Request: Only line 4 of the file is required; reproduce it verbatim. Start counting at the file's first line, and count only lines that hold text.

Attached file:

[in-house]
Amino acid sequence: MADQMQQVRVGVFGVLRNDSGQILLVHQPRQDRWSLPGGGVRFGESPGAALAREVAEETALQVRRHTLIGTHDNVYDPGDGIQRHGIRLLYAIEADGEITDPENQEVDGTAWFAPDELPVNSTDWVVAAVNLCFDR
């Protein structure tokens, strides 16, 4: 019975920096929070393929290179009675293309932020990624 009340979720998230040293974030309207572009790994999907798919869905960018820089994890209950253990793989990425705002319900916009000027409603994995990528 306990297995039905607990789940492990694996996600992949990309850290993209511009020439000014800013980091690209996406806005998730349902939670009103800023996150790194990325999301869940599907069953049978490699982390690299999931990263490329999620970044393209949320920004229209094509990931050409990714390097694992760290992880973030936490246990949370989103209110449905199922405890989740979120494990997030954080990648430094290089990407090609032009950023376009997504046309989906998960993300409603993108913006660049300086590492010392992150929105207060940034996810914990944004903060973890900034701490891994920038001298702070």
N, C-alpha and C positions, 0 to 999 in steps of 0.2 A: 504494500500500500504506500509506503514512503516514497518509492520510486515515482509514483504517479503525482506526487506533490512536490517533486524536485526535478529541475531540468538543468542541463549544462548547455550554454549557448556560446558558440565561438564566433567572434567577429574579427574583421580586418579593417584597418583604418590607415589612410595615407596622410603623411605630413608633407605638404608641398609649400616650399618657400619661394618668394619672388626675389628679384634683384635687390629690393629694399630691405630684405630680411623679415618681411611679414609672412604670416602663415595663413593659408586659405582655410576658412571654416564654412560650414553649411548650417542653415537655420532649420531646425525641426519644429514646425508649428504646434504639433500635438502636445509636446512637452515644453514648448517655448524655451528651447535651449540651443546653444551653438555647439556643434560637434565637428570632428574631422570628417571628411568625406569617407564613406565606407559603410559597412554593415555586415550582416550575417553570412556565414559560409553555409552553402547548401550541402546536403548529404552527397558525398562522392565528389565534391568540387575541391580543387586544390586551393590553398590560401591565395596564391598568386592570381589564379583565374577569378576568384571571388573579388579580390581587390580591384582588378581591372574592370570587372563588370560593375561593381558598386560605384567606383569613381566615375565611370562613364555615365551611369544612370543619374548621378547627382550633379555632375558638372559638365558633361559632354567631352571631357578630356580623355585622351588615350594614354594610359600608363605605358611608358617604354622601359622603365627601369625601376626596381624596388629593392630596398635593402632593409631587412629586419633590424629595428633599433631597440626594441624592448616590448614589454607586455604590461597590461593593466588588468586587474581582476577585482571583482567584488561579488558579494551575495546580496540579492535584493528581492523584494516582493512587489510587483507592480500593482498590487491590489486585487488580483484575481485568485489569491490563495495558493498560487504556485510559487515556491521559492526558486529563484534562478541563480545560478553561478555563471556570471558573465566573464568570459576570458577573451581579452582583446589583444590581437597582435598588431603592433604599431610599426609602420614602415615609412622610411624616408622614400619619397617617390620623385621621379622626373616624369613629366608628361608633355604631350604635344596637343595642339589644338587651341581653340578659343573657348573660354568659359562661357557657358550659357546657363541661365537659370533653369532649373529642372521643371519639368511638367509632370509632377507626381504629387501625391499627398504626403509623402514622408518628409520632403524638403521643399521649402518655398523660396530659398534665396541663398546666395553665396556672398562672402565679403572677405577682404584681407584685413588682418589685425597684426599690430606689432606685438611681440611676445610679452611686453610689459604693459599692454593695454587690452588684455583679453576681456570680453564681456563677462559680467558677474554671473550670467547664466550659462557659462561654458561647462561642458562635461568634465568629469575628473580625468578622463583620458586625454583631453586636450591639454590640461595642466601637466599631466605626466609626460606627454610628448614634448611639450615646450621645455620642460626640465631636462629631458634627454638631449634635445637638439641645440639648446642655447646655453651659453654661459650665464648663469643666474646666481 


N, C-alpha and C positions, 0 to 999 in steps of 0.2 A: 504494500500500500504506500509506503514512503516514497518509492520510486515515482509514483504517479503525482506526487506533490512536490517533486524536485526535478529541475531540468538543468542541463549544462548547455550554454549557448556560446558558440565561438564566433567572434567577429574579427574583421580586418579593417584597418583604418590607415589612410595615407596622410603623411605630413608633407605638404608641398609649400616650399618657400619661394618668394619672388626675389628679384634683384635687390629690393629694399630691405630684405630680411623679415618681411611679414609672412604670416602663415595663413593659408586659405582655410576658412571654416564654412560650414553649411548650417542653415537655420532649420531646425525641426519644429514646425508649428504646434504639433500635438502636445509636446512637452515644453514648448517655448524655451528651447535651449540651443546653444551653438555647439556643434560637434565637428570632428574631422570628417571628411568625406569617407564613406565606407559603410559597412554593415555586415550582416550575417553570412556565414559560409553555409552553402547548401550541402546536403548529404552527397558525398562522392565528389565534391568540387575541391580543387586544390586551393590553398590560401591565395596564391598568386592570381589564379583565374577569378576568384571571388573579388579580390581587390580591384582588378581591372574592370570587372563588370560593375561593381558598386560605384567606383569613381566615375565611370562613364555615365551611369544612370543619374548621378547627382550633379555632375558638372559638365558633361559632354567631352571631357578630356580623355585622351588615350594614354594610359600608363605605358611608358617604354622601359622603365627601369625601376626596381624596388629593392630596398635593402632593409631587412629586419633590424629595428633599433631597440626594441624592448616590448614589454607586455604590461597590461593593466588588468586587474581582476577585482571583482567584488561579488558579494551575495546580496540579492535584493528581492523584494516582493512587489510587483507592480500593482498590487491590489486585487488580483484575481485568485489569491490563495495558493498560487504556485510559487515556491521559492526558486529563484534562478541563480545560478553561478555563471556570471558573465566573464568570459576570458577573451581579452582583446589583444590581437597582435598588431603592433604599431610599426609602420614602415615609412622610411624616408622614400619619397617617390620623385621621379622626373616624369613629366608628361608633355604631350604635344596637343595642339589644338587651341581653340578659343573657348573660354568659359562661357557657358550659357546657363541661365537659370533653369532649373529642372521643371519639368511638367509632370509632377507626381504629387501625391499627398504626403509623402514622408518628409520632403524638403521643399521649402518655398523660396530659398534665396541663398546666395553665396556672398562672402565679403572677405577682404584681407584685413588682418589685425597684426599690430606689432606685438611681440611676445610679452611686453610689459604693459599692454593695454587690452588684455583679453576681456570680453564681456563677462559680467558677474554671473550670467547664466550659462557659462561654458561647462561642458562635461568634465568629469575628473580625468578622463583620458586625454583631453586636450591639454590640461595642466601637466599631466605626466609626460606627454610628448614634448611639450615646450621645455620642460626640465631636462629631458634627454638631449634635445637638439641645440639648446642655447646655453651659453654661459650665464648663469643666474646666481 